Although open-source software has been around for many decades, it has only drawn the attention of major corporations in recent years. Open-source software is essentially distributed software that allows developers access to the actual source code of the software. There is, however, a misnomer that all open source software is free of charge, this is not always the case. In terms of its implementation in corporate environments, organizations need to understand all the risks involved as well as define the exact expectation they have of such software.
With regulatory compliance playing such a big role in corporate America since the enactment of the Sarbanes-Oxley Act in 2002, organizations had to provide proof that they are utilizing software in line with the software’s license agreement. This does not only apply to proprietary software but also to any implemented open-source software.
Identifying this need in the market, developers of business intelligence tools have started creating software tools for the curation and management of open-Source software licenses.
These tools aim to aid organizations in accurately documenting and tracking both licensing requirements and application code providence. The latter is important since the introduction of open-source code into a corporate environment might pose risks to existing infrastructure and applications.
There are five fundamental goals that open-source management tools aim to address:
- Always know exactly where all the open-source code sets are within your organizational environments.
- To steer clear of possible license compliance issues.
- To avoid wasting the precious time of developers by eliminating all manual tracking processes.
- To be able to react rapidly to any security vulnerabilities identified within any open-source software in use by the organization.
Before jumping in and installing just any open-source compliance management tool an organization needs to plan thoroughly and decide what their exact expectations will be of the tool being implemented.
Some of the groundwork that needs to be done before implementation, according to Oskar Swirtun, CEO of FossID in Sweden, are:
- Starting by assigning a dedicated open-source software compliance manager. Although for smaller organizations a single key responsible person would be able to manage compliance of all the software utilized by an organization.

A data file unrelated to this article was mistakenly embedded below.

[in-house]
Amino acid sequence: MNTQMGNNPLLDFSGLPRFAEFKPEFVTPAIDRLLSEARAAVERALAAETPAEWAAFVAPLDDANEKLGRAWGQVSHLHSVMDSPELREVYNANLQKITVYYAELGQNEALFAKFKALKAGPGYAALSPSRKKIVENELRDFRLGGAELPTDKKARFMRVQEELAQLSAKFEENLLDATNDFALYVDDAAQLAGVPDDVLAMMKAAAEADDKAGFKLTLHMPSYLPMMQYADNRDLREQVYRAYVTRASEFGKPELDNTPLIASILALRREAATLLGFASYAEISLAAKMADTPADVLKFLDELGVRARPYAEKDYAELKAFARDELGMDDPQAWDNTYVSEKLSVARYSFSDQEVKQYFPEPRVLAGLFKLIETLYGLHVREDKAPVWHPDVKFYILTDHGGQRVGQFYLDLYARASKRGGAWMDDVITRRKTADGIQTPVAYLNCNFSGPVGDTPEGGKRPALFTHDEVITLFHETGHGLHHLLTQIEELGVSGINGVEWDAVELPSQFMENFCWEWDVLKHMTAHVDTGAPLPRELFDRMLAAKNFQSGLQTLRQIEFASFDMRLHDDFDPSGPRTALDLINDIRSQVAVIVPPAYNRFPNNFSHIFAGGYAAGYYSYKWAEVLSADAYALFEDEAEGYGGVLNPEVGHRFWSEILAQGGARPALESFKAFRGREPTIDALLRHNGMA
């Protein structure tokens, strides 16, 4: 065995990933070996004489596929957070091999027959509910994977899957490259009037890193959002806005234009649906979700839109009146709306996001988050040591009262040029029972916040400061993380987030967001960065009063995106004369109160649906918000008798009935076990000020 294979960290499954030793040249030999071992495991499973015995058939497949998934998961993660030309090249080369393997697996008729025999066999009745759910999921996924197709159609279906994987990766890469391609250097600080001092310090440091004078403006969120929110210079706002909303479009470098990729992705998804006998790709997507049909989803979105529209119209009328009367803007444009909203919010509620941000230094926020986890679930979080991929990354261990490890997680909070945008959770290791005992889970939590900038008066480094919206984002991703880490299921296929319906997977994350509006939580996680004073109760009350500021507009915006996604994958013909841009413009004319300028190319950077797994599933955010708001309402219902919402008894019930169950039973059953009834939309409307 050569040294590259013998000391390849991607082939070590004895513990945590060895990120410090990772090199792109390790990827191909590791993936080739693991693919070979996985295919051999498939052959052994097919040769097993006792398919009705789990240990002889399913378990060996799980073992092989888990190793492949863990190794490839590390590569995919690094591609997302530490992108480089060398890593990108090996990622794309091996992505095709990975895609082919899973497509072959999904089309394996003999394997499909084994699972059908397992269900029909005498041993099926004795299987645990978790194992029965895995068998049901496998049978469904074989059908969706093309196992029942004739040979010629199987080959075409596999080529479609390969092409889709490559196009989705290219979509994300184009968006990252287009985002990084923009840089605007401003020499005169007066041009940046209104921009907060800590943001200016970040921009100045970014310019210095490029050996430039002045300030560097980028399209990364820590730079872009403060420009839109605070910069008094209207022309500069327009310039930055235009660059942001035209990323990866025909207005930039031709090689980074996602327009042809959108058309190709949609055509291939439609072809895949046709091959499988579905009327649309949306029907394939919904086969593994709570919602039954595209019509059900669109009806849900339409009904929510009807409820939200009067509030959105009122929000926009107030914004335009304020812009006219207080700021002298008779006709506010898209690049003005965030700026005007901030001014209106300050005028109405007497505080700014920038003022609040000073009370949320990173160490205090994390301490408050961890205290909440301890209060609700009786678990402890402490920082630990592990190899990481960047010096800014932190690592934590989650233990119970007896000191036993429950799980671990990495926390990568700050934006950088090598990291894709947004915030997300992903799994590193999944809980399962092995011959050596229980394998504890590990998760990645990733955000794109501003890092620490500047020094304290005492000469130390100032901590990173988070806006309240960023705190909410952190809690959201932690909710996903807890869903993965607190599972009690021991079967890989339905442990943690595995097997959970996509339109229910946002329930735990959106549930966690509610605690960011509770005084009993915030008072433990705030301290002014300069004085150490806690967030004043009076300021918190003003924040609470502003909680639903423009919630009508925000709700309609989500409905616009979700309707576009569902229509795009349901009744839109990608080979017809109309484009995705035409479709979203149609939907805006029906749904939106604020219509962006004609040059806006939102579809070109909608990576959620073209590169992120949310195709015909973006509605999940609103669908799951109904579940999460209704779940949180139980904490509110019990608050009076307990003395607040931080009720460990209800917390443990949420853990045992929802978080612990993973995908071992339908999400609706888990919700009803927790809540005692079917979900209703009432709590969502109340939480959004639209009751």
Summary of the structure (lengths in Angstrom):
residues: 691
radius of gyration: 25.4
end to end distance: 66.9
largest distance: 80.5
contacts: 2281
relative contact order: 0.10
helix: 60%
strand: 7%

- Knowing exactly what open-source software is currently in use inside the organization. Unvetted software might introduce serious risks for the organization. This risk can come in any form. From specialized development tools to media players and video editing software, for example, this software might have been installed on various terminals unbeknownst to the organization.
- Work hand in hand with suppliers concerning compliance. While open-source software might be a lucrative alternative due to its relatively lower cost and transparent nature, implementing software that does not comply with adequate compliance regulations should be avoided, lest the organization can partner with the developers of the software. Providing feedback for improving the software’s adherence to basic regulatory compliance principles.
- Playbooks and policies need to be written regarding open-source software since any compliance audit will be based on this information. These policies form the basis from which all employees and processes concerning open-source software licensing are governed.
- Create development compliance checkpoints, to verify actual adherence to policies. As the famous Peter Drucker once said, “If you cannot measure it, you cannot manage it”.
- Introduce compliance automation followed up with training for all members of staff to ensure proper discipline when it comes to the policies surrounding open-source compliance management.
Essentially, organizations can greatly benefit from the implementation of certain open-source applications as the community that develops these applications are quite vast. You simply have to look at an example like Kubernetes to understand how powerful these applications can be.
It is, however, essential that organizations procure and implement these applications with a clear understanding that the software developers as well as the departments implementing such software should not lose sight of regulatory compliance.
Therefore, it is important that organizations do their research properly and implement compliance management tools to aid them in the management of open-source licenses and their related functionalities. Tools that fit into the organization’s culture and are easy to use are essential to the long-term efficacy of such endeavor.
The long and the short is that organizations are ultimately responsible for the regulatory compliance of their business. The ease at which any of these various flavors of management tools can be acquired should motivate organizations even further. Evolving business models to fit into the evolving business landscape.